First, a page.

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By Jennie Xue, MTh
[Previously published by WKICU Warga Katholik Indonesia California Utara.
Read the originally published article in English and Indonesian.]

How often do you ask yourself, “Is this God’s voice or my own thoughts?” If you’re like me, probably quite often, especially whenever we need to make crucial decisions.

First and foremost, let’s rephrase the question. It’s better to ask, “How do we understand God in this?” instead of affirming, “Is this God’s voice?”

Jeremiah 23:35–36 (NIV): “This is what each of you keeps saying to your friends and other Israelites: ‘What is the Lord’s answer?’ or ‘What has the Lord spoken?’ But you must not mention ‘a message from the Lord’ again, because each one’s word becomes their own message. So you distort the words of the living God, the Lord Almighty, our God.”

We shouldn’t be quick to judge a decision or an action as “something that God asked us to do because we heard His voice.” Why? Because if we actually did hear His voice, most likely, it was in our own mind where our thoughts also resided.

Inside our heads is an entanglement between His and ours, where the line can be quite blurry. However, there is a fine one, which is something that helps us “listen” to His voice.

And we can hear His “voice” in our minds through prayers or other people, such as parish priests, friends, relatives, and strangers. Most of the time, His voice isn’t audible. However, you could listen to an audible voice like Samuel did (1 Samuel 3:1-10) and Gideon (Judges 6:17-22, 36-40).

Thus, how can we distinguish His voice amidst the noise in our heads?

First, God doesn’t contradict Himself.
Any idea that comes from God always aligns with the Scripture. Thus, if you think the “voice” asks you to do something against His teachings, you know it’s not from Him.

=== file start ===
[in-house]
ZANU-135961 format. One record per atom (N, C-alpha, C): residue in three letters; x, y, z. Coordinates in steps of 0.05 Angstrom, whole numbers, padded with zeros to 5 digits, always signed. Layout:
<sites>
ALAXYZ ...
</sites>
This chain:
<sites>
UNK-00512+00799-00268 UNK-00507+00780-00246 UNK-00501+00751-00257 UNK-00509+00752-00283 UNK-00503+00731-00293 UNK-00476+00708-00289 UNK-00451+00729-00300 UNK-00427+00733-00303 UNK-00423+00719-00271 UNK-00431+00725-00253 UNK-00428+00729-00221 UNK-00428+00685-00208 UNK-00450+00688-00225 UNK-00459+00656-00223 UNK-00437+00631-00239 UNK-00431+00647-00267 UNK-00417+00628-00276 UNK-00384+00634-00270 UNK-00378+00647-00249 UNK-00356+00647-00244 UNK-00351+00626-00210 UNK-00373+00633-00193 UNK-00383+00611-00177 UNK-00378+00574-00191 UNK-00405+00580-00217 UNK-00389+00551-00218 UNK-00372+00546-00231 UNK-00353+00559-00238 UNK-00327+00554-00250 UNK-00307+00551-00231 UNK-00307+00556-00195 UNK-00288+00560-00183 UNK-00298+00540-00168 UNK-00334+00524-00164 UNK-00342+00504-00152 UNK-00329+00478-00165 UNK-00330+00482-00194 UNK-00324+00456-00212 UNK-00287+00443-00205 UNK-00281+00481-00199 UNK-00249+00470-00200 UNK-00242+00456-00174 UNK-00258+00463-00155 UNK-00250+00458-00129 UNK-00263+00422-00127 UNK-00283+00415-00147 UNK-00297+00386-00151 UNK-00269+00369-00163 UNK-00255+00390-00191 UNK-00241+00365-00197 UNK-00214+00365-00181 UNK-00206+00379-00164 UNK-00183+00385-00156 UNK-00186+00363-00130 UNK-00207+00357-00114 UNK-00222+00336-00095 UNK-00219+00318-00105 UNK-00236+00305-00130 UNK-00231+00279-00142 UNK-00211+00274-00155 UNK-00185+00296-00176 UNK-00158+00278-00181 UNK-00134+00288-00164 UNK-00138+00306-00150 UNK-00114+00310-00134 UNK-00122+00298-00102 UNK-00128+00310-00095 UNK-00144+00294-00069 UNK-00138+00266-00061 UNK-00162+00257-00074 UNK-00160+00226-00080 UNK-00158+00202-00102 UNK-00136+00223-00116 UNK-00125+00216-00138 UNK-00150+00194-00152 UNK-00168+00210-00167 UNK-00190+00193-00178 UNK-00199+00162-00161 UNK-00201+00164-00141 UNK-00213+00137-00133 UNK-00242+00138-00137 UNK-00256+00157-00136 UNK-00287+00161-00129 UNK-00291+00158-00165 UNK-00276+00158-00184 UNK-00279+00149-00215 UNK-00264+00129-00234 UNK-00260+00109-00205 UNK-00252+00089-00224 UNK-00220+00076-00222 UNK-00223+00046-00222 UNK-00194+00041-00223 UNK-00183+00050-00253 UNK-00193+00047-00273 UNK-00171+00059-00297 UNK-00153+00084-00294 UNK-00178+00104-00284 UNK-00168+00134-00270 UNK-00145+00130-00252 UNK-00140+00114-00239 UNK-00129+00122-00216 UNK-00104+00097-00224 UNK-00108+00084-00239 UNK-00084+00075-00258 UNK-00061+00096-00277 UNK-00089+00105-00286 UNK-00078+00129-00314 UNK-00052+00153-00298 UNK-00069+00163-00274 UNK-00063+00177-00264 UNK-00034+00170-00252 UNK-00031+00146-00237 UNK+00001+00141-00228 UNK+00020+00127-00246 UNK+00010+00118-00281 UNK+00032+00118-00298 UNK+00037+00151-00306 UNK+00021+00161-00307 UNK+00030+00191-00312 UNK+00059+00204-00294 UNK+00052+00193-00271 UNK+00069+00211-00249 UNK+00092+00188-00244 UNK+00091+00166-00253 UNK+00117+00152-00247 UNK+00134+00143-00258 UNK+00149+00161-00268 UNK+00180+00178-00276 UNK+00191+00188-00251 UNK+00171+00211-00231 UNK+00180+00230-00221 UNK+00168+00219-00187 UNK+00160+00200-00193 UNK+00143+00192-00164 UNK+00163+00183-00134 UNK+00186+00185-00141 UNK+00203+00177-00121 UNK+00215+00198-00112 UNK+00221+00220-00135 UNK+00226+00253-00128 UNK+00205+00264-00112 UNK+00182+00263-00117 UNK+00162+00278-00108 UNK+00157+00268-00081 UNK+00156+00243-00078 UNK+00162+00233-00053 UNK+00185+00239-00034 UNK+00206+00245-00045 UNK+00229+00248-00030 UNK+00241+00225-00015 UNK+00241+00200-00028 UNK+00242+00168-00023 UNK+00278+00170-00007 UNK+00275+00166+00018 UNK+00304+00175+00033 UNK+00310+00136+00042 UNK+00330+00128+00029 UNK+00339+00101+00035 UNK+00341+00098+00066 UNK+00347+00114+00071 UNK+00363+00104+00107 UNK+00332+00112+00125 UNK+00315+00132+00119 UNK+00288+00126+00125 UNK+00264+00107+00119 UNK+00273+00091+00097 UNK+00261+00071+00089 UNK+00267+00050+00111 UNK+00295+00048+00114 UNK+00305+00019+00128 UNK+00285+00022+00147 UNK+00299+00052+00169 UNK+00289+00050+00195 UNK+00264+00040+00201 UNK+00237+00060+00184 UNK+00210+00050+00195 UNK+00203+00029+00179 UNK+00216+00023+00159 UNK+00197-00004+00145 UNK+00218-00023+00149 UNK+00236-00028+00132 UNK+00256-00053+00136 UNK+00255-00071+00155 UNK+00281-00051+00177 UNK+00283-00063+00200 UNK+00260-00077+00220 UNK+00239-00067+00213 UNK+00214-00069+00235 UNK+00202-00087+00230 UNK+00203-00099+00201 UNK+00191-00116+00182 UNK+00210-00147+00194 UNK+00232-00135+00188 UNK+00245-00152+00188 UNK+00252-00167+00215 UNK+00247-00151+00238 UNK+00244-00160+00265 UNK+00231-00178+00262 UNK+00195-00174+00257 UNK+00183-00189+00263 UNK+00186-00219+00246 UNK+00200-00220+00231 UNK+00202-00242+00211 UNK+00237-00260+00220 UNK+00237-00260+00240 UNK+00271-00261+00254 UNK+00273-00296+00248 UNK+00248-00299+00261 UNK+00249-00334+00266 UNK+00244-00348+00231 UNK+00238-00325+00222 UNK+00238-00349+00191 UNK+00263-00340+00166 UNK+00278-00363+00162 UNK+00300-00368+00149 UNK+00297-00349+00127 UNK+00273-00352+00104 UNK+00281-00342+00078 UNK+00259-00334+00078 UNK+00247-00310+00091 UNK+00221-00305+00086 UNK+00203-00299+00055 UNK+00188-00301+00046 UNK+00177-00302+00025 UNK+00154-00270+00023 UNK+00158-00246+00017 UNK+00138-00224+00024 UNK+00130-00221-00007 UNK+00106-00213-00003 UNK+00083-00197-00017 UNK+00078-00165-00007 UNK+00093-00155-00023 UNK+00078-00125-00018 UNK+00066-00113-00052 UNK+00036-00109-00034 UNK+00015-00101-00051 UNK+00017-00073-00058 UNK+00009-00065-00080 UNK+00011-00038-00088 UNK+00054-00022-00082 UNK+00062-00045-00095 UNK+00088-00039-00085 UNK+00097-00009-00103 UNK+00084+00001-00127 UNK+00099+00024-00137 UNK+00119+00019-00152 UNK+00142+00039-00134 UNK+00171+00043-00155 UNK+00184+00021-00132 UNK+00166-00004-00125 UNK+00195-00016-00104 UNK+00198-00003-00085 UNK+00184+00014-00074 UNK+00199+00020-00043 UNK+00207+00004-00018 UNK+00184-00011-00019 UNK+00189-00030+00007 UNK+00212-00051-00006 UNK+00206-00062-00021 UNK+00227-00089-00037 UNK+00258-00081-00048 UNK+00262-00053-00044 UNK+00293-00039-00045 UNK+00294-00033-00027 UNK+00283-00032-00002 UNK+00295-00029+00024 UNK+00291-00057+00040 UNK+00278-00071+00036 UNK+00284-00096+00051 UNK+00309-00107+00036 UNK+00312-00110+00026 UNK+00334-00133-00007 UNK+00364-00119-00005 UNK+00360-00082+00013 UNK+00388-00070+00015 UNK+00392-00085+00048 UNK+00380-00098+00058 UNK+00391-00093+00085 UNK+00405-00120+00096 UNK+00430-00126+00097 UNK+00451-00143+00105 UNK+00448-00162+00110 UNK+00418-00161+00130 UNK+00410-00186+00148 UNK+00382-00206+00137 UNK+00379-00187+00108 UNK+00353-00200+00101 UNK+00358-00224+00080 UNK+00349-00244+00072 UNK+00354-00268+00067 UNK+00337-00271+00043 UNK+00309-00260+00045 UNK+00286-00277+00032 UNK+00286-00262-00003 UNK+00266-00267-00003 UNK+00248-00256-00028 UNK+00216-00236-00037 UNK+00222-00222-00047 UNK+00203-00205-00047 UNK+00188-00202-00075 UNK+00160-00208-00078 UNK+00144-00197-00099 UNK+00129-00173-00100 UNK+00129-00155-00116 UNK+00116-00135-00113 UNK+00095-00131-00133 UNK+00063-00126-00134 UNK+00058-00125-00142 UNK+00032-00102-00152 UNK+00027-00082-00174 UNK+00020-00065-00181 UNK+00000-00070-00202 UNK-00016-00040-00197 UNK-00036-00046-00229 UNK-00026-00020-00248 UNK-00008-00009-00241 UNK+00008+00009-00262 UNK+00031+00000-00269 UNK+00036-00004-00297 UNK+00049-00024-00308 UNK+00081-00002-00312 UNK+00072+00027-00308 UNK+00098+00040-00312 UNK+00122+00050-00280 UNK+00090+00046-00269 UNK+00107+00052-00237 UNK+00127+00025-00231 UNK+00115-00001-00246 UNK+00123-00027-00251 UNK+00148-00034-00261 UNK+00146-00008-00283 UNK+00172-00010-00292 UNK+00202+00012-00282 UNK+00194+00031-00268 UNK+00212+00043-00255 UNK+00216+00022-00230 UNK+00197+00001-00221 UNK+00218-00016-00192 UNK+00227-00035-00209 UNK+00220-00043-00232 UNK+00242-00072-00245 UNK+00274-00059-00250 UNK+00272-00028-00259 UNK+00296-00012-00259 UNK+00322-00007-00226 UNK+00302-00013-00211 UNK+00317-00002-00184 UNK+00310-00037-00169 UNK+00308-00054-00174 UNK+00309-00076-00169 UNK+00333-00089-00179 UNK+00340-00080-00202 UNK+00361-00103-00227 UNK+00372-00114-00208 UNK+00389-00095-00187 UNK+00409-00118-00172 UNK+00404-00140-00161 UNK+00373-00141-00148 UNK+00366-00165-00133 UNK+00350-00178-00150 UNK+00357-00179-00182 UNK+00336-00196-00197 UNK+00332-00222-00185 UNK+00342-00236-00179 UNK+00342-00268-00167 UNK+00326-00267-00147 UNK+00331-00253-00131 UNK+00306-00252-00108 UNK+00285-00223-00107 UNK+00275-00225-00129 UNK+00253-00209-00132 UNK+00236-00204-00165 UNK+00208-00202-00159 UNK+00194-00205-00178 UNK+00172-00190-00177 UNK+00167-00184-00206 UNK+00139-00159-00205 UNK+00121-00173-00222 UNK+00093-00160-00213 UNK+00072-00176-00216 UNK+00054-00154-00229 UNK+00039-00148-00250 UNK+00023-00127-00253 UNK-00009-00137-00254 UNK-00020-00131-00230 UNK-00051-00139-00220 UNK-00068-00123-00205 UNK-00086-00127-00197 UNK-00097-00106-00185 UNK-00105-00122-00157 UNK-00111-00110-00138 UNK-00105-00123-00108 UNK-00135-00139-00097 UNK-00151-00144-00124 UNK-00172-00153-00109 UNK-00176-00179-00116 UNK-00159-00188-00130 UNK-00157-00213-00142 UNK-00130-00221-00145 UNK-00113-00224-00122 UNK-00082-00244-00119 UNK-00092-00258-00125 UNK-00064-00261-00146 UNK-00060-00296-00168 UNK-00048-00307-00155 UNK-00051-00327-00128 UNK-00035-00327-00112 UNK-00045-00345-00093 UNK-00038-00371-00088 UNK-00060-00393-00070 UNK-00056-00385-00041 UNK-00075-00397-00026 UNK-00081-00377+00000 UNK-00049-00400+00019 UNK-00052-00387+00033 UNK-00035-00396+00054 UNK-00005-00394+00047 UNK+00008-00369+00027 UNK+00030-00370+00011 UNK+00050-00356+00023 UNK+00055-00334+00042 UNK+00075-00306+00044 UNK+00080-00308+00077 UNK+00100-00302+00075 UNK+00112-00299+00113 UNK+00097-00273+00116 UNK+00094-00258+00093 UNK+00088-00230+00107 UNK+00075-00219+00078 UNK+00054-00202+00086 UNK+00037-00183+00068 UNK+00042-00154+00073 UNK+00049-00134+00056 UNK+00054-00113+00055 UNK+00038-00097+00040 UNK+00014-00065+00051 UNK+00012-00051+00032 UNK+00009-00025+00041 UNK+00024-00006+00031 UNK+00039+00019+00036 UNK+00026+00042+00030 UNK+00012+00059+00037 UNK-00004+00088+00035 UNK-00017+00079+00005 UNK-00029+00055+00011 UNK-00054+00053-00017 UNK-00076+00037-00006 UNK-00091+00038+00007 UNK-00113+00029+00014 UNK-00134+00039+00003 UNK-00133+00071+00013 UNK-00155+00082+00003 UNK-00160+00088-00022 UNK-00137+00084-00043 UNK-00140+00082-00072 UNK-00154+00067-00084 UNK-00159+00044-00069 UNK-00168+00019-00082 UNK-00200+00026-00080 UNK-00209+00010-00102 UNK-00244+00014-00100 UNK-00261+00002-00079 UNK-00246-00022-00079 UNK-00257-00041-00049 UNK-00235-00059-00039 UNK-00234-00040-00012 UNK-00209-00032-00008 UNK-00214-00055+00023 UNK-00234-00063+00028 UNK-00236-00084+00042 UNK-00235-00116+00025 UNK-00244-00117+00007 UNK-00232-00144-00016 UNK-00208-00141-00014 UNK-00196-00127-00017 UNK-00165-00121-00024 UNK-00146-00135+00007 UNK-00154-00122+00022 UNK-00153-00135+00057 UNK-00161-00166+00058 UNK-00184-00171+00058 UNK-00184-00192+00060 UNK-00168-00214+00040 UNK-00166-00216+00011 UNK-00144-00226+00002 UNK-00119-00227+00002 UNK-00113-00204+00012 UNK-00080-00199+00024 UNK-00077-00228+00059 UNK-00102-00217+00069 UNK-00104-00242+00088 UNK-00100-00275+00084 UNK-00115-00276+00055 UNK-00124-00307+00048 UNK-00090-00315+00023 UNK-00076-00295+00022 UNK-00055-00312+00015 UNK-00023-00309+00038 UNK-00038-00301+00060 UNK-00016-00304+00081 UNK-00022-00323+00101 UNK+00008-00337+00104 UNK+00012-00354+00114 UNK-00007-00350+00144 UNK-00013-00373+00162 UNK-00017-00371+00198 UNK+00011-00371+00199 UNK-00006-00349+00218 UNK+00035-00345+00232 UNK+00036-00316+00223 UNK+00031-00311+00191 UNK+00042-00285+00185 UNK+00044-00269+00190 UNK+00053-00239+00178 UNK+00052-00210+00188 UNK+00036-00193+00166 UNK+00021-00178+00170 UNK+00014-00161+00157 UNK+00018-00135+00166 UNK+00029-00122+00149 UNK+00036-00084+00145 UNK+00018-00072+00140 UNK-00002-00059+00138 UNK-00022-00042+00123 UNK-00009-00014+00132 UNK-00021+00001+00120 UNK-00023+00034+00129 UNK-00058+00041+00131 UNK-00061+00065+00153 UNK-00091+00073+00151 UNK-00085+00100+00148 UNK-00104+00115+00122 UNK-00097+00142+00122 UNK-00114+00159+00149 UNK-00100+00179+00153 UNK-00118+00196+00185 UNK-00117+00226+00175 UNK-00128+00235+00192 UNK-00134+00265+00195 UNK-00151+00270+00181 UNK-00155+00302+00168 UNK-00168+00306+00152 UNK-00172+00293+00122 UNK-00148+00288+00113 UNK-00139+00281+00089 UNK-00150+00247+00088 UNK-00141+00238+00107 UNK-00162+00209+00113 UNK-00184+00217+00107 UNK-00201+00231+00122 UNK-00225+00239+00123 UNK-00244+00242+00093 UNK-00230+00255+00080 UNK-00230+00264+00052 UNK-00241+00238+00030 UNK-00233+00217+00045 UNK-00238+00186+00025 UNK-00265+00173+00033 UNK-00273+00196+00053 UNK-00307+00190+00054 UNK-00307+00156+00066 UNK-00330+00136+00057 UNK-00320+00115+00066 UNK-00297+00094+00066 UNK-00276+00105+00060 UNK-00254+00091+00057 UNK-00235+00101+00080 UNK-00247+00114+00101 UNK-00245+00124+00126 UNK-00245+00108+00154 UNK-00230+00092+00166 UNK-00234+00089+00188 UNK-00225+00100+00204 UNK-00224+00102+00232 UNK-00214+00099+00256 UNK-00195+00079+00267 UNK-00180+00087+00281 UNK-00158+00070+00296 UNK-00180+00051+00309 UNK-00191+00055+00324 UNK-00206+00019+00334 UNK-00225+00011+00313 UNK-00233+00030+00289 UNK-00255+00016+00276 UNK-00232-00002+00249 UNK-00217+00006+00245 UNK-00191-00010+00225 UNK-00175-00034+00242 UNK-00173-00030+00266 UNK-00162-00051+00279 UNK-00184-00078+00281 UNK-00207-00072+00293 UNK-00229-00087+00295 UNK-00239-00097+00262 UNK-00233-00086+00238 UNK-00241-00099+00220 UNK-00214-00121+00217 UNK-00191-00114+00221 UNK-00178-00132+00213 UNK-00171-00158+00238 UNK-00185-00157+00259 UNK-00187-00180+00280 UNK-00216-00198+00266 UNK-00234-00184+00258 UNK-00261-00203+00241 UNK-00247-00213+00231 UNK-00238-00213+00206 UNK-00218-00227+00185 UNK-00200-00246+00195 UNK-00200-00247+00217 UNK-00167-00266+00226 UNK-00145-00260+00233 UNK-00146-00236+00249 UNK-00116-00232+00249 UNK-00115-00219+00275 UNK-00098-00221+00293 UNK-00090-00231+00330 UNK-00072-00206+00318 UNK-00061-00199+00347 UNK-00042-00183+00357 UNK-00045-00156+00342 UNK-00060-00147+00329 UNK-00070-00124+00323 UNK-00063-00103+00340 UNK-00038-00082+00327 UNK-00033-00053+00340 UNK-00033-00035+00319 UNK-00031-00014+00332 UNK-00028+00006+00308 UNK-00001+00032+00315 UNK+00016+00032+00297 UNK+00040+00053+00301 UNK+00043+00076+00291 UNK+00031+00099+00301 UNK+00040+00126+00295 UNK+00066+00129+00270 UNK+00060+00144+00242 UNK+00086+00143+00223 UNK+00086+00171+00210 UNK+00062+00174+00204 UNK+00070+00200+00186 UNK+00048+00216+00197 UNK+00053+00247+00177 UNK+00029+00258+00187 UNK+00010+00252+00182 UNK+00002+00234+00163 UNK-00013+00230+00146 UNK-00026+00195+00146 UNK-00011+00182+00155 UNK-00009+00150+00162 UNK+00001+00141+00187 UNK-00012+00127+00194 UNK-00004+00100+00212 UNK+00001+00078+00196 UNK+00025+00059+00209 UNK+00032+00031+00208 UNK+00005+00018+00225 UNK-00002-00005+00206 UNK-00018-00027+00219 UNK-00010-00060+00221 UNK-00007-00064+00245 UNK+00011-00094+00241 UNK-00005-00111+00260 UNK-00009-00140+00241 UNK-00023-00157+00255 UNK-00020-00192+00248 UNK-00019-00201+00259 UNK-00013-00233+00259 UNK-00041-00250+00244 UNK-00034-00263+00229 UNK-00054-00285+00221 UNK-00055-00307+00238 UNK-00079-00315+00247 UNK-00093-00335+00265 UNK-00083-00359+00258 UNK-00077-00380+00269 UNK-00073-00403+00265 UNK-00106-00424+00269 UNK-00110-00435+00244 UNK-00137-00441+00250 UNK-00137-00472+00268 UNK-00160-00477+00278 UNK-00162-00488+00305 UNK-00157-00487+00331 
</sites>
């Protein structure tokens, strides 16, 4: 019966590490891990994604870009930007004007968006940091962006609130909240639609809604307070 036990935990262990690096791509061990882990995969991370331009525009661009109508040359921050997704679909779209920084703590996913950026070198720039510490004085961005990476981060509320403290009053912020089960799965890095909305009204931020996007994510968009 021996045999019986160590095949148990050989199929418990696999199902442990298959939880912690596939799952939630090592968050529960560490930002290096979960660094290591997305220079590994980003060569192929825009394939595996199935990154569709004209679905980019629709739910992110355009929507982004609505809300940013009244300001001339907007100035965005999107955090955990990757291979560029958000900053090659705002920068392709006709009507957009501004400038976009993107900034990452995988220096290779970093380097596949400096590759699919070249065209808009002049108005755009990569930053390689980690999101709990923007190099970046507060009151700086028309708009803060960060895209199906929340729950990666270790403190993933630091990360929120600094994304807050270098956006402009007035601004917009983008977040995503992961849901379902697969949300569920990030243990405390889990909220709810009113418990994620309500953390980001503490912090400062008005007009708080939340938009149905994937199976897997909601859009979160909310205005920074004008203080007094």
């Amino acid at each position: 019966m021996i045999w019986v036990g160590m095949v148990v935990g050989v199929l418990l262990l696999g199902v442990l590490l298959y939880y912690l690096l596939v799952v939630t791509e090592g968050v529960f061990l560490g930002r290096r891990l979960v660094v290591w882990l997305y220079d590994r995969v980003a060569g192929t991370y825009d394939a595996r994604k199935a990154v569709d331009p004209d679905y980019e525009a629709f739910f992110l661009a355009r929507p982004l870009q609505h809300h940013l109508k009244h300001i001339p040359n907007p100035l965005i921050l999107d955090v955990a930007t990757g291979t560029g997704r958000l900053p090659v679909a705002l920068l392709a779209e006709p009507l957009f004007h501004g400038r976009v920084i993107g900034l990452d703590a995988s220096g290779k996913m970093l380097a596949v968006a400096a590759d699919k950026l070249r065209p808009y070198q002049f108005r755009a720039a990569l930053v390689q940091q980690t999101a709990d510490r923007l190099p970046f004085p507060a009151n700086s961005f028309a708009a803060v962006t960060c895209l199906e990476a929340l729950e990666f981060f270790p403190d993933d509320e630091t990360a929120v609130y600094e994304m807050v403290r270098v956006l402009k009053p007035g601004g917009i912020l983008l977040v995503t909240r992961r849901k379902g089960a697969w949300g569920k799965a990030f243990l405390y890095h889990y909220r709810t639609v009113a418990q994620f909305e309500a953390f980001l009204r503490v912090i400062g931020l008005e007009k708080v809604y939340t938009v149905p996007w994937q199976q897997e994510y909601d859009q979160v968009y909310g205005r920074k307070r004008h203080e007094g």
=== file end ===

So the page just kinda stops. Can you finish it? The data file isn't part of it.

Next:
In Psalm 89:34, God said, “Do you think I’d withdraw my holy promise or take back words I’d already spoken?” He will never ask you to do sinful or even hurting things to yourself or others. There is always a peaceful way to solve any issue.

Second, God doesn’t confuse us; He gives peace.
Read this verse: 1 Corinthians 14:33 (NIV) “For God is not a God of confusion but of peace as in all the congregations of the Lord’s people.” God’s voice may not necessarily affirm our preferences, but it will give us deep peace.

Third, God doesn’t fuel our resentment but asks us to focus on Him.
Whenever you hear a “voice” that fuels your hatred, confusion, or anger, it’s not His. God doesn’t fuel negativity but instead invites us to focus on Him through more profound prayers, reading the Bible, attending masses, or other positively peaceful and God-bound activities.

Fourth, God focuses on the heart of the issue.
God doesn’t fixate on the same problem as we do. Instead, He helps us face hardships with our hearts in Him. This said the rumination in your mind isn’t His voice, so let it go.

Fifth, God may not directly answer your question.
Whatever answer you’re looking for may not be directly answered, but He will guide you toward something or someone that may provide it. Psalm 119:105 says, “Your word is a lamp to my feet and a light to my path.” And be patient because it takes time for the answer to materialize.

Sixth, God doesn’t speak about others.
He invites us to understand our hearts, not others. He wants us to focus on living our lives with faith in Him. Thus, if the “voice” in your head speaks about others, especially in negative tones, it’s certainly not God’s.

At last, may we all face the world with optimism and faith in Him. Christ always guides us in our confusion and uncertainty. For this, no uncharted territory is too scary for us to face. God be with us all.[]

Written by Jennie Xue, MTh (


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